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Protect the ocean environment with this easy-to-use laundry ball that catches microfibers shedding off our clothes in the washer.
- SMALL, COLLECTIVE ACTIONS HAVE THE POWER TO ACHIEVE BIG RESULTS.
- Collects microfibers into fuzz to dispose in the right way.
- Catches tiny things from flowing water.
WE ARE EATING OUR CLOTHING
We noticed a problem. Every time we do laundry, our clothes shed tiny, unseen microfibers (including plastic), which go down the drains of our washing machines and into our waterways. And most of us don’t even know it! There’s plastic hiding in our waterways and ocean! That’s not great for the animals living in those waters, or for us.
The Cora Ball is a new kind of laundry ball. Inspired by the way coral filters the ocean, the Cora Ball collects our microfibers into fuzz we can see, so we can dispose of microfibers in the right way. Together, we keep these microfibers out of our waterways and our ocean. Yes! Just toss the Cora Ball into your washer. It's a simple step that has a big impact wash after wash.
THE MICROFIBER PROBLEM
The single biggest pollution problem facing our ocean is microfiber: trillions of pieces of tiny fibers flowing into the ocean – every time we use our washing machines. Our clothing is breaking up, sending this microfiber (made of plastic and chemical-covered non-plastics) out with the drain water – just one fleece jacket could shed up to 250,000 pieces per garment per wash. New York City, alone, could have 6.8 billion microfibers flowing into its harbor every day. We are all contributing to this problem.
Every time we do laundry, our clothes shed tiny microfibers, which go down the drains of our washing machines, through wastewater treatment facilities and into our waterways.
Everyone who wears and washes clothes is part of this pollution. Everyone who eats or breathes could suffer the consequences. Learn more about the problem of microfiber pollution here.
HOW THE CORA BALL WORKS
Most washing machines do not have filters. The ones that do are only good to keep keys and coins from clogging your pipes. A standard filter cannot do what needs to be done: catch fibers too small for the human eye to see AND allow water flow.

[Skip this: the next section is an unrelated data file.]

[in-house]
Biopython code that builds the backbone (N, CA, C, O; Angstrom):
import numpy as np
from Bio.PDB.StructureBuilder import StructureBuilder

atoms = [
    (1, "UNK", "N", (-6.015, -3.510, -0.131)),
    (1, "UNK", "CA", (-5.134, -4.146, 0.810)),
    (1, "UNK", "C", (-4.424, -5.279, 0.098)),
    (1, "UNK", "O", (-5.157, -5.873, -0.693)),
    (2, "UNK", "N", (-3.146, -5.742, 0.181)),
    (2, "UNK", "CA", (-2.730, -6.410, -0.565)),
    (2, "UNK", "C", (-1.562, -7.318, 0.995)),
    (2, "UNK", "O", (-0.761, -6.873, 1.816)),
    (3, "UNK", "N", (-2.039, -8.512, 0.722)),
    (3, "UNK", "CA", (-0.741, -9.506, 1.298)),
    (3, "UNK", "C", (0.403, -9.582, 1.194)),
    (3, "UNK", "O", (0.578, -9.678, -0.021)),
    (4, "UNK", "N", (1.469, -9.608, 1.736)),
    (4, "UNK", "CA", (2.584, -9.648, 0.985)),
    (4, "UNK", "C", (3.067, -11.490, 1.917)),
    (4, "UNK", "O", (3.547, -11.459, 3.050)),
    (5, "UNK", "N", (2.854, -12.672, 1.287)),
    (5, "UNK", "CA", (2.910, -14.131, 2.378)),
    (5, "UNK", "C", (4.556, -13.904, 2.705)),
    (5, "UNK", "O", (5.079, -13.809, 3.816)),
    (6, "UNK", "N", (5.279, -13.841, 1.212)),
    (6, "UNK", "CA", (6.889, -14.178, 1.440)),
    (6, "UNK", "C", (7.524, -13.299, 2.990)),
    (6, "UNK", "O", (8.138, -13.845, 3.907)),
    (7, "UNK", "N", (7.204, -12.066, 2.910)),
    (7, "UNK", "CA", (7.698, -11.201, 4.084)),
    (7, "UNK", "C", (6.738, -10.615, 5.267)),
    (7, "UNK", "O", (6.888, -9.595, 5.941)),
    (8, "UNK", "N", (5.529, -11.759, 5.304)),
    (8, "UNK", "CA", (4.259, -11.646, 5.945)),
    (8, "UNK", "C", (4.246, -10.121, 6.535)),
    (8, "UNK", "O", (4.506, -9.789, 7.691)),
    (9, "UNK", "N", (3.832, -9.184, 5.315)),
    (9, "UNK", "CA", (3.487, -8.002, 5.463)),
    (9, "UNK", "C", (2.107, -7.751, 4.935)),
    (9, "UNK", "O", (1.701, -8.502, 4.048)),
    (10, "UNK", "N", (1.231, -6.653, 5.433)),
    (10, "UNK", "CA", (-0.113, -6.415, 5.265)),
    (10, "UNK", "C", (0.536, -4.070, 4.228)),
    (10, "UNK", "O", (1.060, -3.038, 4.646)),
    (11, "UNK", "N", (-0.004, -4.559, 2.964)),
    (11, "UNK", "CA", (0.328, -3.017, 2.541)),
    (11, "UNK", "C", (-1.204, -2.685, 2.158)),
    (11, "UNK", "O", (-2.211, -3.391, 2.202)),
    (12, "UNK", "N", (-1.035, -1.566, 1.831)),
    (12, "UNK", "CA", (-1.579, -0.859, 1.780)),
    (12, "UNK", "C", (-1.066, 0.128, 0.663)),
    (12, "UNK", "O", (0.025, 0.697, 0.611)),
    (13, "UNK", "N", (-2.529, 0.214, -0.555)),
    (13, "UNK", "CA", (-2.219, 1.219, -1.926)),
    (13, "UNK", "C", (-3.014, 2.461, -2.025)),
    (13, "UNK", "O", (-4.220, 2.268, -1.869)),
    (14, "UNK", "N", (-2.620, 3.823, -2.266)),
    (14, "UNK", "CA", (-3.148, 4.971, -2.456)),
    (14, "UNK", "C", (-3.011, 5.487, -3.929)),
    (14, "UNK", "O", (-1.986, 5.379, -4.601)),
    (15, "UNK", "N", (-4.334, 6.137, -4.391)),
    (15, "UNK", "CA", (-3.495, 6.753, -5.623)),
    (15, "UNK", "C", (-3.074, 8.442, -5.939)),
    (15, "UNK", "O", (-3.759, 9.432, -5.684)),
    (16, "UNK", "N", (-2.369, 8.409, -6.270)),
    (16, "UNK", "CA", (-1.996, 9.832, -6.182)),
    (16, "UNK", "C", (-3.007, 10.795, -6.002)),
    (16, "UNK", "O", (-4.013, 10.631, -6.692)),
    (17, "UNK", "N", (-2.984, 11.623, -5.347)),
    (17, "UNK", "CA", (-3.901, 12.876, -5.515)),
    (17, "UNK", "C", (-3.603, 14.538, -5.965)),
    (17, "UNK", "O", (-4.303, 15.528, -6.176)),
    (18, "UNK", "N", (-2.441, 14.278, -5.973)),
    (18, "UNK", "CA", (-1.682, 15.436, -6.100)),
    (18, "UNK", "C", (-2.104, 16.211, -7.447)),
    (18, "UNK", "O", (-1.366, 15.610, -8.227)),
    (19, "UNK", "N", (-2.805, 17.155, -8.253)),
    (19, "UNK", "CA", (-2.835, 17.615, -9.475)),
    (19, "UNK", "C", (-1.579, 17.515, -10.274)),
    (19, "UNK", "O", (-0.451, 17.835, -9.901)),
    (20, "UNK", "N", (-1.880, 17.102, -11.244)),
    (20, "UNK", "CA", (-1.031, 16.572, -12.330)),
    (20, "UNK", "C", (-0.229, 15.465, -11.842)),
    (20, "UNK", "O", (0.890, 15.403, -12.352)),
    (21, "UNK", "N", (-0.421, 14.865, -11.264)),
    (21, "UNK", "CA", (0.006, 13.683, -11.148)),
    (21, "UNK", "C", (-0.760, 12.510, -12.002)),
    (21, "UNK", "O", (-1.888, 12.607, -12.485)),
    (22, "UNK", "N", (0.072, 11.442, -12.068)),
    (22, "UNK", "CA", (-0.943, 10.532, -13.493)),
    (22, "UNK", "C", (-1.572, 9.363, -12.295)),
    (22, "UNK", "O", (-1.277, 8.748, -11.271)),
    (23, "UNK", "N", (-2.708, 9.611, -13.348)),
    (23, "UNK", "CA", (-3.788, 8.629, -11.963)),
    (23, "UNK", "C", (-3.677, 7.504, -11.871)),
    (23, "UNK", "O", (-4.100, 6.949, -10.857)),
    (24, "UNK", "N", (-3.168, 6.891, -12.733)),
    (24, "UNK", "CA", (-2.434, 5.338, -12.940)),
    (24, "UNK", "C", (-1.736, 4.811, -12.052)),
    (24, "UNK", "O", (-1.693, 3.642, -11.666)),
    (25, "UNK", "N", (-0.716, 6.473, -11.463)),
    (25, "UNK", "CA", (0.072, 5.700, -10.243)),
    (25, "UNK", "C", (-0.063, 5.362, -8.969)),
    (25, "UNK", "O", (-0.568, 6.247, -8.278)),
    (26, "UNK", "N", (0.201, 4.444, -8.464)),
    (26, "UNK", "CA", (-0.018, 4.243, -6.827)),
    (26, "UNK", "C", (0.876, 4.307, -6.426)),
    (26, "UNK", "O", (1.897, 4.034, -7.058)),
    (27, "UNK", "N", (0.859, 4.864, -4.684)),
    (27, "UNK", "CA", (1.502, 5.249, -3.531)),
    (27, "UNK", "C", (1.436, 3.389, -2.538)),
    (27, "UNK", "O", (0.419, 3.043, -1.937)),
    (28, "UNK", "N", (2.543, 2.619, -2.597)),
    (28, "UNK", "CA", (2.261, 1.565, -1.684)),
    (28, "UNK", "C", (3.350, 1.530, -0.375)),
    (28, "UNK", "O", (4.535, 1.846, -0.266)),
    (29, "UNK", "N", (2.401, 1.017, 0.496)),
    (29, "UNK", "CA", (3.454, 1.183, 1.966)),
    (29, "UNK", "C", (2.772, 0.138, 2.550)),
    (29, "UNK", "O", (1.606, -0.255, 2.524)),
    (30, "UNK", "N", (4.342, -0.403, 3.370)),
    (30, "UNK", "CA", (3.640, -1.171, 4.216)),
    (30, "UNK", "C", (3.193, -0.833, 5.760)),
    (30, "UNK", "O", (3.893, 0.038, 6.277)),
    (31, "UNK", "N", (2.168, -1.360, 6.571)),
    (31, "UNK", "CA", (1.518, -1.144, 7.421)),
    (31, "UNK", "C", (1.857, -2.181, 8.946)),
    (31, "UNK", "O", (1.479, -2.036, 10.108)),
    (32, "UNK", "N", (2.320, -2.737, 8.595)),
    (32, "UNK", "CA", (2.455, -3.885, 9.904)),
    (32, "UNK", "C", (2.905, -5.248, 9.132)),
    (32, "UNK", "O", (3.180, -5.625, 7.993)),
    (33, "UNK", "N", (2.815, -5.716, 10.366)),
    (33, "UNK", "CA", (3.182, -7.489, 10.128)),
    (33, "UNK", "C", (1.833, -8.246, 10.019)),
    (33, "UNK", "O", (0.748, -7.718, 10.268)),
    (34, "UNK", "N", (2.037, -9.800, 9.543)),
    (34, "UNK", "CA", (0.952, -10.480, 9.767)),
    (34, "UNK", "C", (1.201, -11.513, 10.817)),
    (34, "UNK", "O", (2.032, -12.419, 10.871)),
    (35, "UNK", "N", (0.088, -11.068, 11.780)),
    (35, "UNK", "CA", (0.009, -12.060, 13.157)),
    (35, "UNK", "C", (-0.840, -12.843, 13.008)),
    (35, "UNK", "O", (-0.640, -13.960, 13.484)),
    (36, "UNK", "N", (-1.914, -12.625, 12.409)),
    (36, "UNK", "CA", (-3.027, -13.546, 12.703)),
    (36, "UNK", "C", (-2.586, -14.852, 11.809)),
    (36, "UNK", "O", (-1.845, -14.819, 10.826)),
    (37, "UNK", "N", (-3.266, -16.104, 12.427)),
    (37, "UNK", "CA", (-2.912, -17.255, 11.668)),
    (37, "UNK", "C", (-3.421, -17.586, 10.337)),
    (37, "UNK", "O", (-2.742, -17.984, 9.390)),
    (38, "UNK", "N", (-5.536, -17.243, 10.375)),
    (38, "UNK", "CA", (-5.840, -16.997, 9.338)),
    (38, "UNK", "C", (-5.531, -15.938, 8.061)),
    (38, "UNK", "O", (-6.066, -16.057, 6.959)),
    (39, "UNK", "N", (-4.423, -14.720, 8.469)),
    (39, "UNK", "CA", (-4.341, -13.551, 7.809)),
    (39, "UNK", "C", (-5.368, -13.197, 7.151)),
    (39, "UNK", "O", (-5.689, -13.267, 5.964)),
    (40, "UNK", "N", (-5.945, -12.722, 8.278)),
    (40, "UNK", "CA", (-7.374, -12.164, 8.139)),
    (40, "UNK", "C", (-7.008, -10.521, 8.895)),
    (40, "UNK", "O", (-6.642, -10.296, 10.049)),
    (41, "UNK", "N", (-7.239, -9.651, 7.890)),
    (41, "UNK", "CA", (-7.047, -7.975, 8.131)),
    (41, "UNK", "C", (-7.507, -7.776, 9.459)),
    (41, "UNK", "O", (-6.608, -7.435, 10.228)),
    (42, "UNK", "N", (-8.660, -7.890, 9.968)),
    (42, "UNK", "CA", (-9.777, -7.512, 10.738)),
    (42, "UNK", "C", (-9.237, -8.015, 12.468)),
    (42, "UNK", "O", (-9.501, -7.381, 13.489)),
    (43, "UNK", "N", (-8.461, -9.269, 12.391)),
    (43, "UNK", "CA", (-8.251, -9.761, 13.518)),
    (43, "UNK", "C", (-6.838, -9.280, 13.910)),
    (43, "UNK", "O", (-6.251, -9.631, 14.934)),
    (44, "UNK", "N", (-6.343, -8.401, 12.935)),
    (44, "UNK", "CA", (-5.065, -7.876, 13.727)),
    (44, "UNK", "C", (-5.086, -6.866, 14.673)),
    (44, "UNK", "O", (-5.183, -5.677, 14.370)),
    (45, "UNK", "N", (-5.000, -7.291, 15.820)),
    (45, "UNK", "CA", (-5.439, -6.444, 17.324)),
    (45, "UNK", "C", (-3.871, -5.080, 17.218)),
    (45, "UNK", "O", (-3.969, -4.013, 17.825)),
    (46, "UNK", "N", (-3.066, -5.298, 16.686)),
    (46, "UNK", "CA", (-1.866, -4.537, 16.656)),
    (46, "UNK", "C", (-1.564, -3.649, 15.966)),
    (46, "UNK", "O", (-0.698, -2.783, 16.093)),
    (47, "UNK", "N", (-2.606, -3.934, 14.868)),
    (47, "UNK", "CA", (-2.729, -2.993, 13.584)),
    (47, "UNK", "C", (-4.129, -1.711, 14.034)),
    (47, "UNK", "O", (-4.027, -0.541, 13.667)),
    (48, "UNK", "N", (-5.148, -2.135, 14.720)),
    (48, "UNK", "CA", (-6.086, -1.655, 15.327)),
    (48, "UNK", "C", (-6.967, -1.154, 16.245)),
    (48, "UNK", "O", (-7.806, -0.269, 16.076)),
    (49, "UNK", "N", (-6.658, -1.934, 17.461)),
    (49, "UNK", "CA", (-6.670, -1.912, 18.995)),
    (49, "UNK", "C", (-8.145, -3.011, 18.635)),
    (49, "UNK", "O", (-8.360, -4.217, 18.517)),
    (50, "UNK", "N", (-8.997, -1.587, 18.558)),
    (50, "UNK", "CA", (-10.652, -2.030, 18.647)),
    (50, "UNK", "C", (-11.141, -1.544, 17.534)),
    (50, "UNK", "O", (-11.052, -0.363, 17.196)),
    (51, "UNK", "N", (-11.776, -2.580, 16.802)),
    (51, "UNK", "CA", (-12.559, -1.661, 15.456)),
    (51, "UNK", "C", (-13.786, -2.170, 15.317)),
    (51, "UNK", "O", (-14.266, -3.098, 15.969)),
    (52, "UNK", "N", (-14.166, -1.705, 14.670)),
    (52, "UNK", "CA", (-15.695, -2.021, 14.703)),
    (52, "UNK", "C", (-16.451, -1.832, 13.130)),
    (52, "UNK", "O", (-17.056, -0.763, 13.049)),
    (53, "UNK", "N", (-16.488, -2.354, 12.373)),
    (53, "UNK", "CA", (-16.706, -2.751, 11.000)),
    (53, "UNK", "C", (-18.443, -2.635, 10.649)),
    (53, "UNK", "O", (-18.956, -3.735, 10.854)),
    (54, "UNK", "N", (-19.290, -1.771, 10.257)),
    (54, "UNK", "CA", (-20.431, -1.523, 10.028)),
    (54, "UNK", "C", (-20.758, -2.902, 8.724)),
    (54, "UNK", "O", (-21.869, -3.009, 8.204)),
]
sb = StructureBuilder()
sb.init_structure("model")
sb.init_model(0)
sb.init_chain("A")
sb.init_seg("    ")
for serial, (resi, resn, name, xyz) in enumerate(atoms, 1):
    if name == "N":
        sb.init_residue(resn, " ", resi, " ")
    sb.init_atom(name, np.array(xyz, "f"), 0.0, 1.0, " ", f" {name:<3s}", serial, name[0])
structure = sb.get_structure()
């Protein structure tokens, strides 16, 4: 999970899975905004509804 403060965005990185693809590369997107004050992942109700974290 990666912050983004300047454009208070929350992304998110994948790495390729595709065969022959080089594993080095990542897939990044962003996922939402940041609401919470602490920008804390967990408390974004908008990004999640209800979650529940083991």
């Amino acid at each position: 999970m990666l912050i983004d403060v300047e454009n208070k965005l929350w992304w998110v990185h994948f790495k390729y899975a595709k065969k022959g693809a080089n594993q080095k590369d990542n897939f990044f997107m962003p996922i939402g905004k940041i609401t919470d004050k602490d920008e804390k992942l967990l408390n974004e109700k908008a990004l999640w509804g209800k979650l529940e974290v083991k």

So, we turned to nature. Coral does exactly what we need; it catches tiny things from flowing water. Using those same principles in the design of the Cora Ball, you can now just drop, or throw it into your washing machine and do your wash as usual. It is easy to use and easy to clean.
Cora swooshes around in the laundry and just like coral, allows water to flow, while picking up those little pieces of microfiber and catching them in her stalks. An independent test investigating the effectiveness of the Cora Ball out of Dr. Chelsea Rochman’s lab at the University of Toronto showed the Cora Ball catches 26% of the microfibers from flowing down the drain.
SMALL, COLLECTIVE ACTIONS HAVE THE POWER TO ACHIEVE BIG RESULTS
If 10% of US households use a Cora Ball, we can keep the plastic equivalent of over 30 million water bottles from washing into our public waterways every year. That is enough water bottles to reach from New York City to London.
Your use of a Cora Ball protects both air and water. The Cora ball’s design collects microfibers until you remove them and put them in the trash. That means they will not re-attach to clothing and fly off into the air – only to become run-off and end up in our public waterways anyway.
YAY, YOU HAVE A CORA BALL AND ARE READY TO START PROTECTING OUR PUBLIC WATERWAYS!
Here is almost everything you need to know to begin washing with your Cora Ball, in 4 easy steps:
1. Toss, or put, your CORA BALL in your washing machine.
It is that simple. The Cora Ball is safe to use in any washing machine, front loader, top loaders (with or without a center spindle), a hybrid, or whatever you have that washes your clothes.
2. READ THIS, your lace will thank you.
The Cora Ball works best with your everyday clothes. Please separate your delicates, knits, fine fabrics, anything with tassels, fraying threads or spaghetti straps. There is a chance that these clothes, fabrics, threads or straps work their way into the stalks and wrap, pull or worse. Just keep your Cora Ball on the shelf when you wash these fabrics and delicate garments.
If something, like a thin strap, does wrap in your stalks, carefully unwrap. Unless it was made of lace or extremely delicate fabric or had fraying threads, it will be fine.
3. Clean your CORA BALL.
Cleaning is easy and similar to cleaning a hairbrush. When you see fuzz/lint balls that are big enough to grab, simply pull them out and throw them in the trash bin (we are working on finding a way to upcycle or recycle them, until then just do the same thing with this lint that you do with your dryer lint).
Frequency: it will take some time, weeks even, for you to see the fuzz/lint (see below for what to expect). We recommend having a look every bunch of washes and when you see a big fuzz/lint ball, take it out. Don't worry about cleaning the whole Cora Ball. Those little tangles of hair and fiber will attract more hair and fiber and grow big enough for you to grab easily.
4. Know your fuzz/lint quotient and how much you are likely to collect.
There are a multitude of factors that determine both how many microfibers your clothes produce and how much of that fuzz/lint your Cora Ball is likely to collect. They range from the type of washing machine and soap you use, to the settings, water temperature and even the hard or softness of your water.
We've put this infographic together to give you an idea of what to expect: